Spy planes: Mooresville business provides latest border patrol aircraft technology
Published 12:10 am Sunday, October 23, 2022
MOORESVILLE — Various Jordanian Air Force personnel were in Mooresville on Friday to commemorate the upgrade of the first of six AT-802 border patrol aircraft at the IOMAX USA headquarters at Lake Norman Airport. Brigadier General Mohammad Fathi Hiyasat, the Royal Jordanian Air Force’s commander, led a contingent that included pilots, maintenance personnel and other officials from his country for the commission ceremony. About 30 IOMAX employees joined with various dignitaries and invited guests for the ceremony that included a cake cutting, luncheon and demonstration flight.
IOMAX USA is a global provider of aerospace, surveillance and weapons system design, manufacturing and integration. The company delivers weaponized aircraft and related systems that are specifically designed to meet security challenges, primarily to combat terrorism and help with drug law enforcement.
KC Howard, IOMAX USA chairman and CEO, said, “Today is a celebration. Required to complete this project are trust, drive, a level of experience and professionalism, safety and finally to train and transfer knowledge.”
Hiyasat, himself an F-16 fighter pilot, added, “I thank IOMAX and the Jordanian Air Force for working as a team. IOMAX has always been a trusted partner. Our next celebration will be in Jordan and all of you are invited.”
Howard’s father started the company in Denver in 2001 at his condo in an apartment complex. In Mooresville, Howard has rebuilt and grown the company. Egypt and the United Arab Emirates are other allies who use IOMAX planes and technology.
Jamie Bishop, IOMAX vice president of engineering and a Mt. Ulla resident, has enjoyed the continued partnership with Jordan and looks for more opportunities with them in the future. He said, “Over the past year and a half, we have worked closely and well together. They are down to earth, hard working and intelligent.”
Bishop credits Lt. Colonel Tariq Hammouri, the Jordanian liaison officer for the IOMAX project, for the latest activities. Bishop said, “We have exemplary communication with Jordan already, but it definitely helps to have someone on site to speed up the process.”
Several rotations of pilots and technicians from Jordan will be training at the Lake Norman facility.
Over the past 12 years, IOMAX has delivered 48 Border Patrol and Archangel aircraft to the air forces of multiple U.S. allies. The company also provided associated equipment, training and post-delivery support. IOMAX aircraft have flown over 4,500 combat sorties, guiding over 3,000 Paveway II bombs, 200 70mm rockets and 100 Hellfire missiles toward terrorist targets throughout the Middle East and North Africa, while maintaining an operational readiness rate exceeding 90%. At about $12 million each, Bishop said the Jordanian planes are the most advanced to date and are equipped with the latest technology.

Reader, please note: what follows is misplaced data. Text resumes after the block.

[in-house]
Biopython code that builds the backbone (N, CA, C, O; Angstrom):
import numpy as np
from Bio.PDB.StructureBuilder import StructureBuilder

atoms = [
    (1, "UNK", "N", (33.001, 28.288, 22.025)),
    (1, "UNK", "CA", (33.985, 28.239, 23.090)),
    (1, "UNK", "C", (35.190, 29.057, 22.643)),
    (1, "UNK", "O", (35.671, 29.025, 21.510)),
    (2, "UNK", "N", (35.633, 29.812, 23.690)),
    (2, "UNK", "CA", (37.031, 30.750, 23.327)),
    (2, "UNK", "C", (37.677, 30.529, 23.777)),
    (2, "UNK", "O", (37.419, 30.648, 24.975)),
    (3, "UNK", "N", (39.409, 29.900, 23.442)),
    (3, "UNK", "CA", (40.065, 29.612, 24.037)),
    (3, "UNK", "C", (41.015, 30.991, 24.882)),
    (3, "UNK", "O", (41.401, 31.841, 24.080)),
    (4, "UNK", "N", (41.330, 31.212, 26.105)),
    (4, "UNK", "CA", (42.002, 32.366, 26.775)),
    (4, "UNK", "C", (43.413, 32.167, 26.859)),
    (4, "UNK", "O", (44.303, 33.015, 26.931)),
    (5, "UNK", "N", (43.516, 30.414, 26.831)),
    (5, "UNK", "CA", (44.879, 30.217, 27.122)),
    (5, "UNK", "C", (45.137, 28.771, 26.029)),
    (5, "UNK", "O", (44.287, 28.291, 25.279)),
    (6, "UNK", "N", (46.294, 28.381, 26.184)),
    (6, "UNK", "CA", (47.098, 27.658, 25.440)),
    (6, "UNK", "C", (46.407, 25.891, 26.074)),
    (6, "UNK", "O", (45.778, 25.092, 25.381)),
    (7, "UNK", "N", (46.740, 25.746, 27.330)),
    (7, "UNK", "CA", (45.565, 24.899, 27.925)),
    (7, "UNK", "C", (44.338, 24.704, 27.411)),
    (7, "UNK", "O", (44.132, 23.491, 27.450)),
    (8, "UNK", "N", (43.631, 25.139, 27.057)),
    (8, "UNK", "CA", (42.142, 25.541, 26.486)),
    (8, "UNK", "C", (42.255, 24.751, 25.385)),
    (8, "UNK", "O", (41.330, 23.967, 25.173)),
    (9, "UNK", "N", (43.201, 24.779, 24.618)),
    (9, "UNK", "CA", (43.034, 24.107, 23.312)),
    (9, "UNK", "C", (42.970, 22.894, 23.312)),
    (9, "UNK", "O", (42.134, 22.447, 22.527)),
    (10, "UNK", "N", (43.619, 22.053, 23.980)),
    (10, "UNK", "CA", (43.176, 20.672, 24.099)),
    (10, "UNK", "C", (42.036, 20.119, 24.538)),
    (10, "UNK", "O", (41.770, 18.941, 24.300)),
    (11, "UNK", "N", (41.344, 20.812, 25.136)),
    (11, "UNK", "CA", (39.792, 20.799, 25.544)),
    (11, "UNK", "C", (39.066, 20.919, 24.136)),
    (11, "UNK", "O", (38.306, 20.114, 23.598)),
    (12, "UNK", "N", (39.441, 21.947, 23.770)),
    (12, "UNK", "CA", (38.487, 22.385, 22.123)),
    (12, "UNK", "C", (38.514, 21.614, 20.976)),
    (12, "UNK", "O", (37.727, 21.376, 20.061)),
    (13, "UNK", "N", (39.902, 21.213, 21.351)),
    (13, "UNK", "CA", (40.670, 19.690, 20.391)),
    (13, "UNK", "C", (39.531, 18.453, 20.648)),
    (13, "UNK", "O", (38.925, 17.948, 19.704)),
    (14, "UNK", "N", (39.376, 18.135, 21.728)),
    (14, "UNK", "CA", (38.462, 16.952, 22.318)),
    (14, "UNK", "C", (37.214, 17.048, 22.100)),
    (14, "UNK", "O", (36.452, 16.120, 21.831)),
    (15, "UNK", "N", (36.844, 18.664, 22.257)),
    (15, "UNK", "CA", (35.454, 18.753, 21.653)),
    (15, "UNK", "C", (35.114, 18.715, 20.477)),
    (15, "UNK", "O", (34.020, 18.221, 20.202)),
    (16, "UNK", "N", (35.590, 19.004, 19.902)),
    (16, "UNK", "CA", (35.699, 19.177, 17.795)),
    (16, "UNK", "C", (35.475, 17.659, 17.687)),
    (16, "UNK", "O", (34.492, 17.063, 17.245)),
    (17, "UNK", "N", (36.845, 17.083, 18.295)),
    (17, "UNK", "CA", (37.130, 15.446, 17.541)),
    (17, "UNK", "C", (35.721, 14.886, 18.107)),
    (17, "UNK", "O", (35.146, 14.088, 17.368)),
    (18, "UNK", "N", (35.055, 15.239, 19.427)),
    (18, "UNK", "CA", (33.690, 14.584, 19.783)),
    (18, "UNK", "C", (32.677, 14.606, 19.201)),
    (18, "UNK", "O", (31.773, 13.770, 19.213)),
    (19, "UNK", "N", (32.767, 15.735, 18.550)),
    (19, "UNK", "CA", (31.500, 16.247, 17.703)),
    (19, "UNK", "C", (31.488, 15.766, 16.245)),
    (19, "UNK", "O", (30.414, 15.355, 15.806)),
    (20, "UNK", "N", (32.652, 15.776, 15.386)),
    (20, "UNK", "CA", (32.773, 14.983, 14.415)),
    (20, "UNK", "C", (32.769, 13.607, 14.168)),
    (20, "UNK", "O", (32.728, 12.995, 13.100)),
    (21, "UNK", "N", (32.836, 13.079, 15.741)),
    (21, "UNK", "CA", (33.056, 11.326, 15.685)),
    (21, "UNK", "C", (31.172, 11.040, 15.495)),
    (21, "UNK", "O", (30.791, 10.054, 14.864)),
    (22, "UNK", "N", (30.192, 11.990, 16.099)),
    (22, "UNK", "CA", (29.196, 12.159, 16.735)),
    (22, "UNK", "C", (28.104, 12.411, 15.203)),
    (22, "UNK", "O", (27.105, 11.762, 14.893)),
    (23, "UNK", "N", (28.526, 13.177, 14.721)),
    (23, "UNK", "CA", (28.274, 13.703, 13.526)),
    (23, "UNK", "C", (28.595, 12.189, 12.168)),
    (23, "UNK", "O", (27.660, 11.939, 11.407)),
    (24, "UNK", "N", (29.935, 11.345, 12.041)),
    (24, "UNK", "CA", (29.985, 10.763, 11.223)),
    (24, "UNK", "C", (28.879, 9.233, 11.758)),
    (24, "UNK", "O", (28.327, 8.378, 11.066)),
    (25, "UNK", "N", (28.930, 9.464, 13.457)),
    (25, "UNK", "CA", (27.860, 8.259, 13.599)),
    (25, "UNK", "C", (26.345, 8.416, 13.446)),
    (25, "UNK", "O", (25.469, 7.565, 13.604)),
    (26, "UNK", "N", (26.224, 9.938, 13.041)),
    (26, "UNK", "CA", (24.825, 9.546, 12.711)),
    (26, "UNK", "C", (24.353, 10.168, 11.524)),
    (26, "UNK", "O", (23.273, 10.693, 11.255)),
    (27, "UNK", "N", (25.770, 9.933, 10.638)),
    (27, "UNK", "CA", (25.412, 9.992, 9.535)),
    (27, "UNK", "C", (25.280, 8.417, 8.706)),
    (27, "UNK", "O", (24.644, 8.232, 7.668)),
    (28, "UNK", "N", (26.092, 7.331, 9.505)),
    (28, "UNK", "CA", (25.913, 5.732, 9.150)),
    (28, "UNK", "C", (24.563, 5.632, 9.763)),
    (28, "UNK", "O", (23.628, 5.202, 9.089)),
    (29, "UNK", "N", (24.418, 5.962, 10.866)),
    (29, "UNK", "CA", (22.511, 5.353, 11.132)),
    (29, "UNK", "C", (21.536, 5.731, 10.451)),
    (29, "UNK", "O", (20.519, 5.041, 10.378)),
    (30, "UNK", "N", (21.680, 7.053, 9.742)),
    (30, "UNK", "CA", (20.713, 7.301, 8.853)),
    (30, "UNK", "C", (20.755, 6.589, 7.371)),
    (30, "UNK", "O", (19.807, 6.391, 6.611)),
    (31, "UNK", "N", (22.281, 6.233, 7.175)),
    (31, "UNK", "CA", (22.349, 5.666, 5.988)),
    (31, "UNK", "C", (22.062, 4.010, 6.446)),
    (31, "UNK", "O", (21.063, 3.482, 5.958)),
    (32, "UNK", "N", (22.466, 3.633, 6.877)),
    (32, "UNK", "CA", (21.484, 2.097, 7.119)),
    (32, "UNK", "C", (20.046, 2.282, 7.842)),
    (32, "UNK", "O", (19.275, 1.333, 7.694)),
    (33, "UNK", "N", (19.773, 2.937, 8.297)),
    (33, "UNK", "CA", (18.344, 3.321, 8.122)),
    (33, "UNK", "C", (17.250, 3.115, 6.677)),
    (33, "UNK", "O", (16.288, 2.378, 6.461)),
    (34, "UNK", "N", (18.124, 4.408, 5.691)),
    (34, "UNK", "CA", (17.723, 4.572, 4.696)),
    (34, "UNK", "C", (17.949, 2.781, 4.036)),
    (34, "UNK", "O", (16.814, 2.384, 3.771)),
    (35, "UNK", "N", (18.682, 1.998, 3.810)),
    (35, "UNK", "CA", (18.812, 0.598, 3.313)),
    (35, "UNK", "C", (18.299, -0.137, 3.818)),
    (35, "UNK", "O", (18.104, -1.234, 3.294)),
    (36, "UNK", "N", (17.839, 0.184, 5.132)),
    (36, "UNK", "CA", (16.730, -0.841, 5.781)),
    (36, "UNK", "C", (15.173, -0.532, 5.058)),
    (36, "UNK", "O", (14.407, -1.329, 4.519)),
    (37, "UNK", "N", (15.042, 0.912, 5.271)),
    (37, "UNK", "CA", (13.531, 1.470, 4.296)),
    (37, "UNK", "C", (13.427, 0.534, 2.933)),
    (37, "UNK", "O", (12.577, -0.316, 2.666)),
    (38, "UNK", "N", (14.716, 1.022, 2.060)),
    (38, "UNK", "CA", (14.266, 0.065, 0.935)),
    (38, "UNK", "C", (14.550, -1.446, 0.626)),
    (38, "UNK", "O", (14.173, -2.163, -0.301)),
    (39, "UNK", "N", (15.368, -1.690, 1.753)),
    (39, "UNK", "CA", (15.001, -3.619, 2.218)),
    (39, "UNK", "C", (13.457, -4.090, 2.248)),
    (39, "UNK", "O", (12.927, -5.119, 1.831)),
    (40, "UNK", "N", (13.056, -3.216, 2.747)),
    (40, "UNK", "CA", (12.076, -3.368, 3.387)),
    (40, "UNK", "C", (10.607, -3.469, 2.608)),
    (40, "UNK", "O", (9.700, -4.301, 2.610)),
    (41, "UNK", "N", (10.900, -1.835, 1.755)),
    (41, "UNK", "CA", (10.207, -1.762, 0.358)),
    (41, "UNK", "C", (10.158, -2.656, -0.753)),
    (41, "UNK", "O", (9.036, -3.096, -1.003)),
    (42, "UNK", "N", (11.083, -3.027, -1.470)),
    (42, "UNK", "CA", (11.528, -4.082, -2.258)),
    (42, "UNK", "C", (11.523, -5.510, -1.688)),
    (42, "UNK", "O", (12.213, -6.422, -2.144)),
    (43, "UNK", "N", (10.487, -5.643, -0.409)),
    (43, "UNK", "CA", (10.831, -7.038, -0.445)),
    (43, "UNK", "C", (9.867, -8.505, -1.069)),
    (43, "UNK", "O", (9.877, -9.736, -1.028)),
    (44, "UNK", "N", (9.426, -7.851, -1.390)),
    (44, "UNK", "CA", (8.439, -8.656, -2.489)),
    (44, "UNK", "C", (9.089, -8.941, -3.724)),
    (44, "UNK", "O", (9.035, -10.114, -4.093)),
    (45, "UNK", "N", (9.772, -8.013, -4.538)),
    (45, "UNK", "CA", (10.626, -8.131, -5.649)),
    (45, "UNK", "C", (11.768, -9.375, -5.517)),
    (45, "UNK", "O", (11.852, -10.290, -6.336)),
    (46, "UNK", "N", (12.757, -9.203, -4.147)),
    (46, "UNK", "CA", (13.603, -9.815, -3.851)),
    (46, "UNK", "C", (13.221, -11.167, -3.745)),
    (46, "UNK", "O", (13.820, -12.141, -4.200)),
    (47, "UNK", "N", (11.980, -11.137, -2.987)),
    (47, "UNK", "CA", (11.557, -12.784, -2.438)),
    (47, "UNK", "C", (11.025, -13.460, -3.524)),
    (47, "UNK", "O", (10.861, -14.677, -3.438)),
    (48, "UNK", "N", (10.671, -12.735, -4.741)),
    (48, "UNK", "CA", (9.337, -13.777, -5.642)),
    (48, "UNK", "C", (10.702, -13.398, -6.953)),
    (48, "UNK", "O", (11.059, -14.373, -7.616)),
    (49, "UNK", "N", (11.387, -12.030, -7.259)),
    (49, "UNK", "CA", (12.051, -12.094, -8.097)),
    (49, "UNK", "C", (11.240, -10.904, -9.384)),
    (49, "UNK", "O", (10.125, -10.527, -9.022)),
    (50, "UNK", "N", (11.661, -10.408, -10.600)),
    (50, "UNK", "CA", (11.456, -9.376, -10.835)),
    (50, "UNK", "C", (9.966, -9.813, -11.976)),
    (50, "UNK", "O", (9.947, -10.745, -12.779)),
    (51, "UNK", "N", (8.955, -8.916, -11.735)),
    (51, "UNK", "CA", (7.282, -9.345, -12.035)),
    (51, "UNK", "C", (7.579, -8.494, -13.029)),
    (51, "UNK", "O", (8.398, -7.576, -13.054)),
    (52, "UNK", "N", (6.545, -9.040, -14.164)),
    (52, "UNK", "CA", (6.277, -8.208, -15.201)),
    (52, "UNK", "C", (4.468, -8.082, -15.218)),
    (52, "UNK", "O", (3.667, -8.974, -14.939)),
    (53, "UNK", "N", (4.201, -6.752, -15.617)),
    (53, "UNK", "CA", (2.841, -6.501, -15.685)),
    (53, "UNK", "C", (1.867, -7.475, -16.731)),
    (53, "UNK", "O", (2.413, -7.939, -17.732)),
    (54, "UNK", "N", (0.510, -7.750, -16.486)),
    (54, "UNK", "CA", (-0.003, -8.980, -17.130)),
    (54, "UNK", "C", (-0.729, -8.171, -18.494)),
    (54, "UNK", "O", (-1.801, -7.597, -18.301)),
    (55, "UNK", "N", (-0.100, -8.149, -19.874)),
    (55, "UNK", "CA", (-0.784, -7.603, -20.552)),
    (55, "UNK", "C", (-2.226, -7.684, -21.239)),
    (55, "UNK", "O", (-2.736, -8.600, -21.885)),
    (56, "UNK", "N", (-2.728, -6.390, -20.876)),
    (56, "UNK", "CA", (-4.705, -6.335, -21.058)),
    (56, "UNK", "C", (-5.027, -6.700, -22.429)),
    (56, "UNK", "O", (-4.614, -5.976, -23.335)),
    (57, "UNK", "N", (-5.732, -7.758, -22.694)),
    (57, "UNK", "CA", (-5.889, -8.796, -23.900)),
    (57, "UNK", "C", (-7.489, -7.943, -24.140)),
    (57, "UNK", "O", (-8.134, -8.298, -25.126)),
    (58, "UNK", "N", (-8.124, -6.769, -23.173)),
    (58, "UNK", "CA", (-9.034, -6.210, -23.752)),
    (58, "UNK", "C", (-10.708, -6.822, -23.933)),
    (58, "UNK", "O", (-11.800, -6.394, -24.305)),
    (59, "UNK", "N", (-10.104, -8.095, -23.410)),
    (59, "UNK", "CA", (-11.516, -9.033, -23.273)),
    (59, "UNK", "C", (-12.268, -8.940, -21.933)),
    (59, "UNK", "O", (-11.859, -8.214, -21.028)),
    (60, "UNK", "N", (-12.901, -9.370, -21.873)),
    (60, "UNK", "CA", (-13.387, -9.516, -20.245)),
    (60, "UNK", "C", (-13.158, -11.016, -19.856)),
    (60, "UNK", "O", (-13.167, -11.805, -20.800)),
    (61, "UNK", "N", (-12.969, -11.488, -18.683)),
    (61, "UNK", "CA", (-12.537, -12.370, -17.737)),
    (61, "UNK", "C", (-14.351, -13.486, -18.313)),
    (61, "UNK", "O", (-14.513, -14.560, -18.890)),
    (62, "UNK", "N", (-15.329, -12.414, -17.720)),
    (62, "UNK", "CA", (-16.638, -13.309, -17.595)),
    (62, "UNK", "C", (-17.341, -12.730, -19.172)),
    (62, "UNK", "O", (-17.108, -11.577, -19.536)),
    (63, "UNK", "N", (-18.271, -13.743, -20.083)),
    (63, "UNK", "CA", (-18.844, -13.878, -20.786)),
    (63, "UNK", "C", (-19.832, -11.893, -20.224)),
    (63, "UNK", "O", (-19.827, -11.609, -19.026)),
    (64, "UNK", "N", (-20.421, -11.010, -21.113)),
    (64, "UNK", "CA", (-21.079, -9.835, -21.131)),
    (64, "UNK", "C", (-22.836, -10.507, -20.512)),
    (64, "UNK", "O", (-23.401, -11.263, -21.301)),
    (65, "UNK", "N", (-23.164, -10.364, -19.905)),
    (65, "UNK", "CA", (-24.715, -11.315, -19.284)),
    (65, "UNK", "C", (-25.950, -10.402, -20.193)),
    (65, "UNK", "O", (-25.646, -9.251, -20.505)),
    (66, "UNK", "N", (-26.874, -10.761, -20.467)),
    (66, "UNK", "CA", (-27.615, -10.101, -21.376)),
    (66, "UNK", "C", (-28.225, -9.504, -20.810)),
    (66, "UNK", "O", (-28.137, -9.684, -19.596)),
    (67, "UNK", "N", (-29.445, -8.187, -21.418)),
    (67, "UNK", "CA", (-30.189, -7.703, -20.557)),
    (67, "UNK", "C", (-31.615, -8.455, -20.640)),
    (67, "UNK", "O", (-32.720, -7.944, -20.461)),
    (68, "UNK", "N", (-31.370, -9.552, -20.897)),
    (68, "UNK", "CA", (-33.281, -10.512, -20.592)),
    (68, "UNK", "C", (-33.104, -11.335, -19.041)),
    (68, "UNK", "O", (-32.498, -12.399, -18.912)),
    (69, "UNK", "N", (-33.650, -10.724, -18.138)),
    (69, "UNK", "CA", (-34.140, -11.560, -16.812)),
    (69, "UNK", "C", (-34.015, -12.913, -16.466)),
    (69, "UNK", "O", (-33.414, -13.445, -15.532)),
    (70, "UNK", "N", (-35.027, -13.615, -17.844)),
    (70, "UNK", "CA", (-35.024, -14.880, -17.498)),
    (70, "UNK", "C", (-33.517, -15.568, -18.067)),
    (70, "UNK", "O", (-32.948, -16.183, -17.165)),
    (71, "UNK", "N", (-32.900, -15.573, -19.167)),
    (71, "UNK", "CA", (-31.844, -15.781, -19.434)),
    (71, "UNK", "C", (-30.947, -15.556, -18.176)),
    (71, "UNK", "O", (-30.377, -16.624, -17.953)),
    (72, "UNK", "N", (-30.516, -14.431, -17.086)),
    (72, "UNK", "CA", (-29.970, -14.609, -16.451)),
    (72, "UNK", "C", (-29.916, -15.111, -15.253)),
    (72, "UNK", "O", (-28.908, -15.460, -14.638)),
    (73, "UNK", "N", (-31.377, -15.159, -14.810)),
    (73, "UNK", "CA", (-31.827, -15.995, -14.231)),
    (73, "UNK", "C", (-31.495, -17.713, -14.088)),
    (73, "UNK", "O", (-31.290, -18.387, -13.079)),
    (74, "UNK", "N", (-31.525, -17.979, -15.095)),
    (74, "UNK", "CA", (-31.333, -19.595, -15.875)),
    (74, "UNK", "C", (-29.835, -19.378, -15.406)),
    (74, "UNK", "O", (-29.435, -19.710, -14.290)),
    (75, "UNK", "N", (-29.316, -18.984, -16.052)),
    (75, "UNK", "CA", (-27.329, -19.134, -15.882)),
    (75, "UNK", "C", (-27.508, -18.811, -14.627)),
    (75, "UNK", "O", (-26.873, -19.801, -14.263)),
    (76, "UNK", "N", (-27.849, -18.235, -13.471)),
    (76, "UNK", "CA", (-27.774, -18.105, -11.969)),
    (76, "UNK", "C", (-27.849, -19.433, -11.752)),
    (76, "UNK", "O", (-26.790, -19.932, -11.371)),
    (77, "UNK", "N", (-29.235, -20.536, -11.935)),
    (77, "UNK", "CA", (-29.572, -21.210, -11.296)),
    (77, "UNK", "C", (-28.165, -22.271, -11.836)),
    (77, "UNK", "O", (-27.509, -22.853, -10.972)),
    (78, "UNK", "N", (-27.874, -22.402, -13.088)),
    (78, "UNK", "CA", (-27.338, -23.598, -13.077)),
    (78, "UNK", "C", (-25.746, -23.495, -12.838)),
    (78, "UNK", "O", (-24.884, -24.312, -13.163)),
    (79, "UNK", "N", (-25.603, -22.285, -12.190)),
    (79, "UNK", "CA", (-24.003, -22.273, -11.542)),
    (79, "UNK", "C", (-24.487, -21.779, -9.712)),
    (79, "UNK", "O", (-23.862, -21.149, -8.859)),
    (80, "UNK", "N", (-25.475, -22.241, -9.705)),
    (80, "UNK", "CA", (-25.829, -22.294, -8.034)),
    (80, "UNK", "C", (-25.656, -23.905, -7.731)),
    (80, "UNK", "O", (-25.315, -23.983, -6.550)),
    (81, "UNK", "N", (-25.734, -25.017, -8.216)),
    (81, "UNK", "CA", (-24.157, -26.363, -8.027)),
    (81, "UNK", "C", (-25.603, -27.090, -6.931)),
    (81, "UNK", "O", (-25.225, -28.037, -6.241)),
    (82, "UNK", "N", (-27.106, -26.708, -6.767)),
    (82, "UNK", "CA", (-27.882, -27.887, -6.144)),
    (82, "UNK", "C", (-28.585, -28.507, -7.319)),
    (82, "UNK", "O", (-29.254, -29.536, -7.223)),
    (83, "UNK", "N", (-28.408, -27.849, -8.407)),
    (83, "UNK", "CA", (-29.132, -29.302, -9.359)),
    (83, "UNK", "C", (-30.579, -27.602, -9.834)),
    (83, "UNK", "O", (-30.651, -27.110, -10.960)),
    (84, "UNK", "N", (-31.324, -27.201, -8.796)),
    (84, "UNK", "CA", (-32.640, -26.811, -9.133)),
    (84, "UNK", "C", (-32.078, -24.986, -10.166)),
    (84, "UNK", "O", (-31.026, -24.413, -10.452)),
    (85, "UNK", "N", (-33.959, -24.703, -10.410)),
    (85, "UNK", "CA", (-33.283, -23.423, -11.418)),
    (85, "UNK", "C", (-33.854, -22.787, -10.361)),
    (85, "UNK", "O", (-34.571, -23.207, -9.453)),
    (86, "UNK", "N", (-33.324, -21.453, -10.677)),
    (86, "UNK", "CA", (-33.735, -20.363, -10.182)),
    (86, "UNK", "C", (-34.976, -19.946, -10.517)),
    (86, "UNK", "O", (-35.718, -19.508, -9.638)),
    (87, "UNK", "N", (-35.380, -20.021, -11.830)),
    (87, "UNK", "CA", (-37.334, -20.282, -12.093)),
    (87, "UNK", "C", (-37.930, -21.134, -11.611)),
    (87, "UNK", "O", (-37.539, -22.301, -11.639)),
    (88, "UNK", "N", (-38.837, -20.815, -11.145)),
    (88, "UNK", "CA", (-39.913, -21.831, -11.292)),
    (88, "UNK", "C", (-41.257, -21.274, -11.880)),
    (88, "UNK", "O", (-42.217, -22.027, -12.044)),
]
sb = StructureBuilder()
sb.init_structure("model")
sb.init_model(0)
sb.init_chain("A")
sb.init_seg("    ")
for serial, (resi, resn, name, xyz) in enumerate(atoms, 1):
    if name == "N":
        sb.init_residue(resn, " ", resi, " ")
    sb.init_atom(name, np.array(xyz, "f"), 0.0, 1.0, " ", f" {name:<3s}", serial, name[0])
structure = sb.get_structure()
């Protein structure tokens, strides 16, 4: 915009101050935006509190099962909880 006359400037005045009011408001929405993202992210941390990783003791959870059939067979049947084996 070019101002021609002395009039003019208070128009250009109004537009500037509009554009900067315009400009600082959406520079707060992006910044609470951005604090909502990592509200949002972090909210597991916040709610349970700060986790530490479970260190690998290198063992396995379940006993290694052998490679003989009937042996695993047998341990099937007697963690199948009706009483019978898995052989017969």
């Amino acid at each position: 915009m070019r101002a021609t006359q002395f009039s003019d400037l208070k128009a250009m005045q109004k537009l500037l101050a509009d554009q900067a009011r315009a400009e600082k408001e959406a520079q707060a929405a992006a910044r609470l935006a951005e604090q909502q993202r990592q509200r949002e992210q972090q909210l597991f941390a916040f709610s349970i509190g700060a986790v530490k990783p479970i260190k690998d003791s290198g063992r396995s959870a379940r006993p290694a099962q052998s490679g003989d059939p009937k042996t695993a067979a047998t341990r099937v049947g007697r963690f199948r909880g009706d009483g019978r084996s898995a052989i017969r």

Air Tractor planes are the aircraft IOMAX uses because of their long-range capability, payload capacity and big wings to mount the weapons systems. The Air Tractor aircraft are nimble yet can reach an altitude of 20,000 feet. They can be carried to an area of need by C-17 transport planes and other large cargo aircraft. They can stay in the air longer with their large fuel capacity and carry more weight than other aircraft in its class. Other models of Air Tractor planes have long been a staple for agricultural use, including crop dusting and spraying, along with recreational use such as towing gliders for takeoff.
The plane as outfitted by IOMAX is a two-seater with the pilot in front wearing a special helmet fitted with an eyepiece for a head-mounted display of aircraft speed, heading and weapons. An EO/IR infrared sensor camera is mounted under the fuselage of the plane and uses intelligence, surveillance and reconnaissance (ISR) technology for precision strike capability. The rear seater, designated the weapons systems officer, operates the camera, valued at about $1 million each, and a laser to lock the weapons on the target until the pilot fires them. The plane can also be flown from the rear seat.
IOMAX has 32 employees, all in Mooresville except an Egyptian and an Emirate who represent the company’s interests in those countries.
Seamus Flately, vice president of business development said, “We are pursuing several opportunities across Africa and the Middle East as well as in the Asia Pacific region. Some of these opportunities involve future work with existing customers and others are new pursuits that involve our aircraft and opportunities to offer technical services on other aircraft.”
He continued, “We believe our business model is unique to the industry, particularly when it comes to the upgrade of aircraft. In these cases, we develop the technical expertise alongside our customer during the upgrade of the first two aircraft. On all subsequent aircraft we travel to the customer’s facility and advise and assist as necessary as the customer completes the upgrade on their remaining aircraft. This end result reduces cost as the customer gains new technical skill and a better understanding of the aircraft. A strong partnership develops between IOMAX and the customer, which we believe is the most important aspect of our business model and a key differentiator for us as a small business.”